The challenges to a complete count are bigger than ever, Vergara propounded. Less funding leads to fewer local offices and field staff to follow up on non-responses. And with the count primarily going online, the old concerns about data security, digital access, and literary barriers loom large.
Considering the above barriers, the US Census is forging ahead with the online form in English plus 12 languages: Arabic, Chinese, French, Haiti Creole, Japanese, Korean, Polish, Portuguese, Russian, Spanish, Tagalog and Vietnamese. The paper form will be available in English and Spanish, the two most-spoken languages in the country (according to the 2010 Census).
The exercise takes just 10 minutes and 10 questions, and only every 10 years.
If not for the census how would we have known that Daly City has the highest concentration of Filipinos in the continental United States and that Tagalog is the fifth most spoken language in the US? Those hard facts bolster advocacies for social services, housing and bilingual education in the largest city in San Mateo County.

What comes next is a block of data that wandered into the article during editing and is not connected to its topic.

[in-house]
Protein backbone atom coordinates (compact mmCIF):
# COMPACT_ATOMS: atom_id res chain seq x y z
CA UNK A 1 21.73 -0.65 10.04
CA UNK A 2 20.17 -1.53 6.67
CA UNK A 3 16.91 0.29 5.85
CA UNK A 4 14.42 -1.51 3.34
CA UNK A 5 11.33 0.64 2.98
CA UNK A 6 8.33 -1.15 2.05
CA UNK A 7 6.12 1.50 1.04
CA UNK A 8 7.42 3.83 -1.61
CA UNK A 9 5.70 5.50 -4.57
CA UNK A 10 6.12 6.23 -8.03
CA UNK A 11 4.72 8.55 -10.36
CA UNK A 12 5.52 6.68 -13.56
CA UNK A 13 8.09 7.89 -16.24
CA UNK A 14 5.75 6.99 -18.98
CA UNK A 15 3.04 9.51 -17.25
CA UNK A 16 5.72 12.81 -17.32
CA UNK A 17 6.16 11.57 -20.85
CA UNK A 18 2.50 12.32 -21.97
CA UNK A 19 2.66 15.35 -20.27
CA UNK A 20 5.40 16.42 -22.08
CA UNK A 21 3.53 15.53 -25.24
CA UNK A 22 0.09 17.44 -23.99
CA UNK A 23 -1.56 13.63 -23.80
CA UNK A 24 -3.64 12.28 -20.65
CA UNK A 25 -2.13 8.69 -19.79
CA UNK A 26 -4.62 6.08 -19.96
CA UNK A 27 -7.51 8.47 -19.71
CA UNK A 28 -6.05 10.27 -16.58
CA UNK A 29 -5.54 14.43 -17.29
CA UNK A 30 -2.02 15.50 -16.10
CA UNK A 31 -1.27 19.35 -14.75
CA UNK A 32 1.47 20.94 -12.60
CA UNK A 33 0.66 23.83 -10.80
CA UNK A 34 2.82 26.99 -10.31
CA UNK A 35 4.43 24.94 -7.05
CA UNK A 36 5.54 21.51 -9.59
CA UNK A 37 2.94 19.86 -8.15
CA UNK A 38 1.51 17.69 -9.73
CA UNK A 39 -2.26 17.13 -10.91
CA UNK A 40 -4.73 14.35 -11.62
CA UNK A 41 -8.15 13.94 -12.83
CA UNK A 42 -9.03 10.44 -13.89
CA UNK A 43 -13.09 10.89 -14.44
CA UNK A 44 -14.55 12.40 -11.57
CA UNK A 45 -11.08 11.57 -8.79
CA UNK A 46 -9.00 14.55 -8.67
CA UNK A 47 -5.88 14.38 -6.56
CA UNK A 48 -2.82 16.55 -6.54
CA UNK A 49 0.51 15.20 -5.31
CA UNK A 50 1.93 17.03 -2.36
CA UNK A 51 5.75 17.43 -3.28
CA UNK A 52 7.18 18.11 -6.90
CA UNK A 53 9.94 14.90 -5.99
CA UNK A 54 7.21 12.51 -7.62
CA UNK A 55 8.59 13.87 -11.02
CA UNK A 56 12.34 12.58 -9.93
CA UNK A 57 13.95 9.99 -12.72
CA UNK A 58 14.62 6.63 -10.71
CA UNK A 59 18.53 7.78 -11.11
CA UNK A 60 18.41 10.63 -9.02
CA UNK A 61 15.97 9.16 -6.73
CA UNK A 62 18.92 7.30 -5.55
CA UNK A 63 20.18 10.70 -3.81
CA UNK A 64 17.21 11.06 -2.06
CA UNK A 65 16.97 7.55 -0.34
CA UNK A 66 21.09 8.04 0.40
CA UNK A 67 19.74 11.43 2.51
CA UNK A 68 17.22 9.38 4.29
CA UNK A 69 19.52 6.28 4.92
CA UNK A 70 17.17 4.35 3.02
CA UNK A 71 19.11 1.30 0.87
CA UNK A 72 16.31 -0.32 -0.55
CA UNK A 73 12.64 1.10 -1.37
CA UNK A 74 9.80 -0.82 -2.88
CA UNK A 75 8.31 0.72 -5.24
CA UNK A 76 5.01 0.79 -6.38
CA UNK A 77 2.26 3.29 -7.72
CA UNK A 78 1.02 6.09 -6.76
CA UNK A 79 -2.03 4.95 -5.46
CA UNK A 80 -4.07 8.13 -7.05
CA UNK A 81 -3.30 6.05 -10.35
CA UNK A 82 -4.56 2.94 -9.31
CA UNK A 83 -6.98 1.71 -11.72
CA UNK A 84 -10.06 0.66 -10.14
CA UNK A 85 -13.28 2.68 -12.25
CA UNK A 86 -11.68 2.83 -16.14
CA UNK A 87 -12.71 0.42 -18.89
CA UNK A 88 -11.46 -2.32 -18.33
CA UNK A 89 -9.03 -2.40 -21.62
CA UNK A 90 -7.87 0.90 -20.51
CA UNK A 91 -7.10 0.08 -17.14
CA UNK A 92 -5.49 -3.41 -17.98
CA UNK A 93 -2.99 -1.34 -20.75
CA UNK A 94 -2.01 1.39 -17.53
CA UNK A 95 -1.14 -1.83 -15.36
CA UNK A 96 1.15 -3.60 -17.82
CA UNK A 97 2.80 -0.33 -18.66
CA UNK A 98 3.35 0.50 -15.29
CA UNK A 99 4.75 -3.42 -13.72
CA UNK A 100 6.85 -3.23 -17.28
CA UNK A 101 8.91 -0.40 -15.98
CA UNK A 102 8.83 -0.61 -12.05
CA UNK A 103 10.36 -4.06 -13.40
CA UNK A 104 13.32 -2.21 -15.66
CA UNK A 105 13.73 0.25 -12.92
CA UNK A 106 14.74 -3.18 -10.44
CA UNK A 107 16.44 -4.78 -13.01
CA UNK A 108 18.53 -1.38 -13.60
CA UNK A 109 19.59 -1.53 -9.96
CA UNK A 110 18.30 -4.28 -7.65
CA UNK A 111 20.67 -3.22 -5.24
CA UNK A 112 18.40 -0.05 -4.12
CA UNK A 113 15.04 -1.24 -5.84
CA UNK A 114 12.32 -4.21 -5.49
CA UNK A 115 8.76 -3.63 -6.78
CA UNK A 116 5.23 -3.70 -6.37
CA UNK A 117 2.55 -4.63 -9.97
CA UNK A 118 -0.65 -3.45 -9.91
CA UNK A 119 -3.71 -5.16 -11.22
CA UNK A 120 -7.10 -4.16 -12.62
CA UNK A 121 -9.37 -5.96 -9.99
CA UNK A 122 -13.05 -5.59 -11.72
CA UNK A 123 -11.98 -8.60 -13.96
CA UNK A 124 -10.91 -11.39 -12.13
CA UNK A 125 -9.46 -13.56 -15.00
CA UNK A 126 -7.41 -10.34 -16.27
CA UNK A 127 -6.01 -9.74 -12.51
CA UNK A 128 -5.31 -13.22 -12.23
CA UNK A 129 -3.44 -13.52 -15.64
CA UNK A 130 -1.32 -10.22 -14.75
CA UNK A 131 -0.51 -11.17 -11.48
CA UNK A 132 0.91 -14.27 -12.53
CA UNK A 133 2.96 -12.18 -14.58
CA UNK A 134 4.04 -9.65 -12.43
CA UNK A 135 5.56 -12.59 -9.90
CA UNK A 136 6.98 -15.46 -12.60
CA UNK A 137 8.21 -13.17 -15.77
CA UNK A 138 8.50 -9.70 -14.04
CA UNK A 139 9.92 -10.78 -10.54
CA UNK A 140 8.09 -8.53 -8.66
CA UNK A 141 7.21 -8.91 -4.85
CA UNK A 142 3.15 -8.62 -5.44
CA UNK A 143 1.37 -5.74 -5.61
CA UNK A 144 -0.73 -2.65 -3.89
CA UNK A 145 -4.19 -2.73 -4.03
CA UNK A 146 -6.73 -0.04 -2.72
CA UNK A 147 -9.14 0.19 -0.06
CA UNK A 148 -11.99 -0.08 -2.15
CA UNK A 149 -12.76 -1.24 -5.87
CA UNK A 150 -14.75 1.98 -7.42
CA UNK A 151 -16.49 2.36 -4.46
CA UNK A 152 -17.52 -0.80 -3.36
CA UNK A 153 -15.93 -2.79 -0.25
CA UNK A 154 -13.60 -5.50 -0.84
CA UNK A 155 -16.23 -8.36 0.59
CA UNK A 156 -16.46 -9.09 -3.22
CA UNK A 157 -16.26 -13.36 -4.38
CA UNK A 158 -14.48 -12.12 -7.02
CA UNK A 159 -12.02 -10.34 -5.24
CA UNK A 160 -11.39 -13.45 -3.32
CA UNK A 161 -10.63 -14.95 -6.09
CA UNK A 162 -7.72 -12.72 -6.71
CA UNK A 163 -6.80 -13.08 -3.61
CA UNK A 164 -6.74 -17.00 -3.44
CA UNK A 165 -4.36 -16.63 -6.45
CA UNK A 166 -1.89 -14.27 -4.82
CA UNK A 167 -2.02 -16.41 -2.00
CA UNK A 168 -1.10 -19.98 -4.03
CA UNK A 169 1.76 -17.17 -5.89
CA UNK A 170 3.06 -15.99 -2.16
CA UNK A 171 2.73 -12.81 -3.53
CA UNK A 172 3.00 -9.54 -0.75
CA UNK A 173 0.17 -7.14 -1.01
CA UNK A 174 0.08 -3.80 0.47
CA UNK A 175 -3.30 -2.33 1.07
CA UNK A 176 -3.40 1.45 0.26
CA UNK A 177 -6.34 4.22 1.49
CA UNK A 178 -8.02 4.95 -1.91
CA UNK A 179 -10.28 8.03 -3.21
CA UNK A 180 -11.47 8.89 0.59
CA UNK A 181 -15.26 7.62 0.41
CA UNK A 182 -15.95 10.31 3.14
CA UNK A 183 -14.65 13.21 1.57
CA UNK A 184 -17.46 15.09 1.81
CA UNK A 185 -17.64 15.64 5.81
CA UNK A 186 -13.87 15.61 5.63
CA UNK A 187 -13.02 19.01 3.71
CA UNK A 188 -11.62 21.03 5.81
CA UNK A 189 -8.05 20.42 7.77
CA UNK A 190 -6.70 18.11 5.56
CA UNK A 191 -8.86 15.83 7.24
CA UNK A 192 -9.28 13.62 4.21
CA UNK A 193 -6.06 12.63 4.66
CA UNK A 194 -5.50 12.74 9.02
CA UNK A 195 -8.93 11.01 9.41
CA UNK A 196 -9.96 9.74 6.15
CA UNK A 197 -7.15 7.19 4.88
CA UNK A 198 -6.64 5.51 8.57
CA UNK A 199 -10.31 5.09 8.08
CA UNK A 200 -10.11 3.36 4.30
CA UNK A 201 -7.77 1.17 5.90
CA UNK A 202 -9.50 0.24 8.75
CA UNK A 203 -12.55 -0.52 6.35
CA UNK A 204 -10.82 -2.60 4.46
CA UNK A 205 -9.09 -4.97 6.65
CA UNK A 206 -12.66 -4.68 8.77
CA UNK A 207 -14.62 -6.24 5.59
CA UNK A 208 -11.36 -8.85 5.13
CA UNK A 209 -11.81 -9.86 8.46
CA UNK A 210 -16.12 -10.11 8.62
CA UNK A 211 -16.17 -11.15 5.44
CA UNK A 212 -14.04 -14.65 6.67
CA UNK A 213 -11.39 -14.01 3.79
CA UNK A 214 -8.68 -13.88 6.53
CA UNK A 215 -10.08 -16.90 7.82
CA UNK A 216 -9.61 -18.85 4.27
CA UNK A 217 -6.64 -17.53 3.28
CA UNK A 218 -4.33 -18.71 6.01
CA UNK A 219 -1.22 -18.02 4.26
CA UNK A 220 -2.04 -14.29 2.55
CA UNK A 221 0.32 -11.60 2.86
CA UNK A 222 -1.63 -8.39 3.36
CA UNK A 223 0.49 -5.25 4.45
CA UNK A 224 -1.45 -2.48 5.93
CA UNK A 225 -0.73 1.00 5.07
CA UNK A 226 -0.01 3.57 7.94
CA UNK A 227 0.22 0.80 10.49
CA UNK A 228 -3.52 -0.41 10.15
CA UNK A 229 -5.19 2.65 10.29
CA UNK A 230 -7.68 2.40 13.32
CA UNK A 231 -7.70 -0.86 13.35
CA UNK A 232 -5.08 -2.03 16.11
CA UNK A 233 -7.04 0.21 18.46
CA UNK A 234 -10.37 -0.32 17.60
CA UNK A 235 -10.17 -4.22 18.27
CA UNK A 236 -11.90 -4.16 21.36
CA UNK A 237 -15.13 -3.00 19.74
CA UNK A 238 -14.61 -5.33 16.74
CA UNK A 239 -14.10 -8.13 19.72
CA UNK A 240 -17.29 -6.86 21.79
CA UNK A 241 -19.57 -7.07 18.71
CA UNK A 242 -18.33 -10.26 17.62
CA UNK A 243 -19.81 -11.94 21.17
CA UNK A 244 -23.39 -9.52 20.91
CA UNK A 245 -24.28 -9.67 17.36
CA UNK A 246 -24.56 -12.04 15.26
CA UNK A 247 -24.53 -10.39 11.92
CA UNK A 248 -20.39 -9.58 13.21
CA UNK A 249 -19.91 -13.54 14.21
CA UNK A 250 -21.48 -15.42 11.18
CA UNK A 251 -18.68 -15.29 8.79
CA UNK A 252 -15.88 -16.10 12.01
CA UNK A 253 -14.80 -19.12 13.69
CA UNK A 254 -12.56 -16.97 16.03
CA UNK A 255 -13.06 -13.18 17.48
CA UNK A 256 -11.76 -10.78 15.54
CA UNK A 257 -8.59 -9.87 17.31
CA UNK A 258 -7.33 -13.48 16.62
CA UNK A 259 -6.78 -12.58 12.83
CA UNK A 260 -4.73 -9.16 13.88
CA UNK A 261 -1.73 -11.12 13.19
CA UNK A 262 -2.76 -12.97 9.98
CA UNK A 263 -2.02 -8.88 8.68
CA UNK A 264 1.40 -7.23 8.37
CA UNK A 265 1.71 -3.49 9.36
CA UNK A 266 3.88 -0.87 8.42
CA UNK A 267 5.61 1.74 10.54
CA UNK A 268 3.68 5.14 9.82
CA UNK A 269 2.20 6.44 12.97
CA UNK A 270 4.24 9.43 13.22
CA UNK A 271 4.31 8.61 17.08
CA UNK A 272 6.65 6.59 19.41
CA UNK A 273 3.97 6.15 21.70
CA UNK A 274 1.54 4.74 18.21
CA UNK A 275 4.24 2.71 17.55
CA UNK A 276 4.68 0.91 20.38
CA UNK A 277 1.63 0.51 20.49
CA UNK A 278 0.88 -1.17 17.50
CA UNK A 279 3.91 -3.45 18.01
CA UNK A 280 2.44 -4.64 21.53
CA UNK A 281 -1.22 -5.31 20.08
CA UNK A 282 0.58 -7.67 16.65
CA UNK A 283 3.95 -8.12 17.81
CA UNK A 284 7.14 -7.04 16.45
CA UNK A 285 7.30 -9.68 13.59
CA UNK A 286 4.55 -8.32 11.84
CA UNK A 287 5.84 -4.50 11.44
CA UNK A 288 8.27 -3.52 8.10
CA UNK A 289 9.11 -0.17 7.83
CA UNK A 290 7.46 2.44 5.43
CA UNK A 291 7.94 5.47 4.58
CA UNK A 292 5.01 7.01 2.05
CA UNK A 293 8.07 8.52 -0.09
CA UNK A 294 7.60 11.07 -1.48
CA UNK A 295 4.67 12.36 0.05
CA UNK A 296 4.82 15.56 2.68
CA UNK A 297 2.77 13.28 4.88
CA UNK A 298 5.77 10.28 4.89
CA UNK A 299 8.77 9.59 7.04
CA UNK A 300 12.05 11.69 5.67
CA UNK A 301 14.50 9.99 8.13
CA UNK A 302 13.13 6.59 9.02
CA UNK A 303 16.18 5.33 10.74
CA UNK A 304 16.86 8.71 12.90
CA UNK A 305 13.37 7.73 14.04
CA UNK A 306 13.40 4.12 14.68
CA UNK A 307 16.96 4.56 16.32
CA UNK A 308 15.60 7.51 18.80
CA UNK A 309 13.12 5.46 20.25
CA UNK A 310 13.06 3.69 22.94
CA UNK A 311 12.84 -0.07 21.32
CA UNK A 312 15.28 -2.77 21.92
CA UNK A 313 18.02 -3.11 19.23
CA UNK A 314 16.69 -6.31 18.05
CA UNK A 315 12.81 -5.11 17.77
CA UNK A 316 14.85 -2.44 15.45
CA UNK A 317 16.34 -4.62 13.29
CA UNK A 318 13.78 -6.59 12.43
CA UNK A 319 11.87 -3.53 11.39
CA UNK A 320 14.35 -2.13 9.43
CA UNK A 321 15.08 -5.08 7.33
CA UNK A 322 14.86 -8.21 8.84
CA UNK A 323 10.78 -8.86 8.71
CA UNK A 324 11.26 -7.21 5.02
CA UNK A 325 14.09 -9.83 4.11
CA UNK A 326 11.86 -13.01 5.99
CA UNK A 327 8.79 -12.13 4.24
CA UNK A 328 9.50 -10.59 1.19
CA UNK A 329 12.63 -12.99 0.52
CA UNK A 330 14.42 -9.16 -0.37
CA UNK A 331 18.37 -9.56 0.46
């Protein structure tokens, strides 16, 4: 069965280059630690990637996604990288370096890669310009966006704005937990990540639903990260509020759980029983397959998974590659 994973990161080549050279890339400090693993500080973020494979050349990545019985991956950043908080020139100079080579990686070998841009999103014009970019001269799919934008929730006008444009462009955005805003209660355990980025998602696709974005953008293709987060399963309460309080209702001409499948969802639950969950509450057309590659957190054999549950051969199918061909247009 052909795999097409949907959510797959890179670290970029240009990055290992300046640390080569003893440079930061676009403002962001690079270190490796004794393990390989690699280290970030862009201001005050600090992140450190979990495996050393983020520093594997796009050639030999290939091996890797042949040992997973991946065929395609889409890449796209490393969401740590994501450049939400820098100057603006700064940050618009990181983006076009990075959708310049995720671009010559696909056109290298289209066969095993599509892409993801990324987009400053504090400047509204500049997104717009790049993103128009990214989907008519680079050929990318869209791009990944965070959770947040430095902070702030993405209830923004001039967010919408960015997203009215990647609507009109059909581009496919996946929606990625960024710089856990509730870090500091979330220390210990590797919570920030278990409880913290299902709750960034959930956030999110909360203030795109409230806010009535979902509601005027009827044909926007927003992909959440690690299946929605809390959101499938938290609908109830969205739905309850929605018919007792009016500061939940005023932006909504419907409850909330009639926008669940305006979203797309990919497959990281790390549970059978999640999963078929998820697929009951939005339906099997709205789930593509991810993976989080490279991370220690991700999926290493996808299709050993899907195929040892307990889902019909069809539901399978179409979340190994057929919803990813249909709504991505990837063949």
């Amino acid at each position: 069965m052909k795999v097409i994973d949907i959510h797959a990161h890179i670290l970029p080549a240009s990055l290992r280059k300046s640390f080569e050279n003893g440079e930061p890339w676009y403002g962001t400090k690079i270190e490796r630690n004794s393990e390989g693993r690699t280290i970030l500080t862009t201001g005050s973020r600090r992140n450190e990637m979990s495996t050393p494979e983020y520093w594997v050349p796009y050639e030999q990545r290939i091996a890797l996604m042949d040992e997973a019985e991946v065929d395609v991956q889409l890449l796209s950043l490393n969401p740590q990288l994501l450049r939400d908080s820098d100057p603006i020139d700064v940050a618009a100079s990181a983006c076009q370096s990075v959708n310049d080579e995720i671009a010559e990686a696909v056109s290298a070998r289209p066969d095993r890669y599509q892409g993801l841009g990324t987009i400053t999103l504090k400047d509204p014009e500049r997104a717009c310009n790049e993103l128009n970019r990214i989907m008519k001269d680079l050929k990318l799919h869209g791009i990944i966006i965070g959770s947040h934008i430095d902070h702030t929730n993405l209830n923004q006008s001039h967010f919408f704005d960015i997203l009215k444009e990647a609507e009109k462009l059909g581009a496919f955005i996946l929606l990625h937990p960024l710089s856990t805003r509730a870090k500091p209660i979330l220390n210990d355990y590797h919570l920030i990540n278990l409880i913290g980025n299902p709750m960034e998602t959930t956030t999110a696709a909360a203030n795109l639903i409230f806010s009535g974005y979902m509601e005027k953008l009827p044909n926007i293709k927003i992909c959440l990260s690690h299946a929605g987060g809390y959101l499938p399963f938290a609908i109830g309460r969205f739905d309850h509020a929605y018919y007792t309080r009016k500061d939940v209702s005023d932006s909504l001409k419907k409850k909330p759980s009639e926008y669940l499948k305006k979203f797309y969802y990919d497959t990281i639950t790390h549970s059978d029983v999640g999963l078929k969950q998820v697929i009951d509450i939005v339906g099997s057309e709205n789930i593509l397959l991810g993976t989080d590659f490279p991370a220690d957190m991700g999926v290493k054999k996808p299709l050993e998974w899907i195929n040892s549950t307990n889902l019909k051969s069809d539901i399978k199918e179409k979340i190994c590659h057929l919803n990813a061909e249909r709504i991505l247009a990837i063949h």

So here’s the scoop: On March 2020, residents will receive a mailed postcard with instructions on filling the census form online. Yes, online. Everyone has 6 months to practice their digital skills.
Some folks will receive a paper form or request one. Information for completing the form may be received by phone.
Starting April 1, 2020, the Census Bureau will send reminders in the mail, and residents can get help completing forms at Assistance Centers to be designated at key locations, such as the Bayanihan Equity Center and its partners in San Francisco and Alameda Countries and Peninsula Family Service in San Mateo and Santa Clara Counties.